mississippi river road path, south/north
53 degrees/84% humidity
shorts again! too warm!
A beautiful morning. Sunny. Warm. Not too windy. Ran towards the falls instead of downtown. Tried to hang onto some thoughts about my vision diagnosis from 2016. What did I feel when the doctor told me I was losing my central vision? Relief, mostly. Finally I knew what was wrong with me. It wasn’t something I was making up and it wasn’t neurological (my big fear). Now that I knew I could deal with it. This relief lasted for a few months and then the doubt crept in as I wondered if my vision was really as bad as the doctor said it was or if my easy acceptance of the diagnosis was too easy. Then, I discovered that what I had been diagnosed with (Best’s disease) was not actually what I had. Instead, I had a rarer, more vague form of cone dystrophy–pinpointing the exact disease might not be possible, wouldn’t change anything and would involve annoying, costly test. I had a great thought about this just as I was starting my run, but then forgot it. I should have stopped to speak it into my phone. Something about knowing and not knowing, embracing the uncertainty of never really knowing and accepting that knowing exactly what my vision problem is won’t make a difference in my treatment (there is none) or the speed at which my central vision deteriorates. And, in fact, knowing is not possible. This not knowing is not ignorance–more like never knowing enough, having perpetually incomplete knowledge, the impossibility of KNOWING.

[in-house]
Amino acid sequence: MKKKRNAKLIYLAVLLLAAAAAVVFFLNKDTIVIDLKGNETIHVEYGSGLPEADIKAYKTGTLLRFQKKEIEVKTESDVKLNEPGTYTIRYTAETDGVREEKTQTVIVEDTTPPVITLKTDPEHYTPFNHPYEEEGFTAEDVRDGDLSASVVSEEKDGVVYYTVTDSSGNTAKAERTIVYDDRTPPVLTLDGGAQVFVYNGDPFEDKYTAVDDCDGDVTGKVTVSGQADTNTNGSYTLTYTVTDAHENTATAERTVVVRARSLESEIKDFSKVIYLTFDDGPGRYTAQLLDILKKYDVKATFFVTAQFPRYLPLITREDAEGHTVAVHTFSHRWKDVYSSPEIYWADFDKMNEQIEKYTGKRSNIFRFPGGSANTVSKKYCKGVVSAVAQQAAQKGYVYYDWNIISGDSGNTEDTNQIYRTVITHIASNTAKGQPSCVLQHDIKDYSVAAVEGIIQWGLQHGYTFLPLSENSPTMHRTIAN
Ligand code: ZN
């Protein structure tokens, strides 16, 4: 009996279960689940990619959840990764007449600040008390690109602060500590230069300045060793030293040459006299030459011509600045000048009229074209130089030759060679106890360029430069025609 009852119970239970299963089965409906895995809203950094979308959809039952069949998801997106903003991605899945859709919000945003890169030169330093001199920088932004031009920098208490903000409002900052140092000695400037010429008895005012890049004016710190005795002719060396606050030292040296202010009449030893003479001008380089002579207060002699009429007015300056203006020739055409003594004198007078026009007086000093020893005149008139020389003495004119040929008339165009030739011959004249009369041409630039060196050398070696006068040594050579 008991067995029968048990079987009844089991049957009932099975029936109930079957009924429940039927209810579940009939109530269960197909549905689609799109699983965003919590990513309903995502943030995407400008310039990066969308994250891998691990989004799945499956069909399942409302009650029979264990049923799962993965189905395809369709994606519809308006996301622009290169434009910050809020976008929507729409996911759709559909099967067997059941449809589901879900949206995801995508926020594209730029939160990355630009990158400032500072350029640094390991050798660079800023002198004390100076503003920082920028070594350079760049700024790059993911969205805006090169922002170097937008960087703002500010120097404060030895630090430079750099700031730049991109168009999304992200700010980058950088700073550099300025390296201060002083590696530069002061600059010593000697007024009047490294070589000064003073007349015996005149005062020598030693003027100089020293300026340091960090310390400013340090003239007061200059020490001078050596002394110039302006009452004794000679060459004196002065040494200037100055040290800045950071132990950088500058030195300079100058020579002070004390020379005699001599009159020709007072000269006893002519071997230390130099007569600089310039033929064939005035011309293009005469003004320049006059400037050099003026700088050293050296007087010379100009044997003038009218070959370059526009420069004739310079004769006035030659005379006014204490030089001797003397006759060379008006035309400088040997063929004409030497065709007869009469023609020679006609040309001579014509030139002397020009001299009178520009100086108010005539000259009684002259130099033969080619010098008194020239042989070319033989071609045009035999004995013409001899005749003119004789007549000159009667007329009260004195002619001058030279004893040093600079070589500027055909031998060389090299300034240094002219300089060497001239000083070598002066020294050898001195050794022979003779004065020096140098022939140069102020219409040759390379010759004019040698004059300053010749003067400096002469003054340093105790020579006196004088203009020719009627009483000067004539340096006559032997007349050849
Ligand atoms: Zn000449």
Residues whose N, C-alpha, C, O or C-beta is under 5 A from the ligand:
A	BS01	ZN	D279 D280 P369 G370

As I was trying to think about what word to use for this phenomenon, I remembered “bewilderment”–first read in Fanny Howe’s great essay of the same name. Here are a few other sources that I bookmarked way back in August about bewilderment (confusion, uncertain, unknowing, wonder):
And here’s a source I found today: Unknowing Lyric
While looking through my old journal, I found this beautiful poem: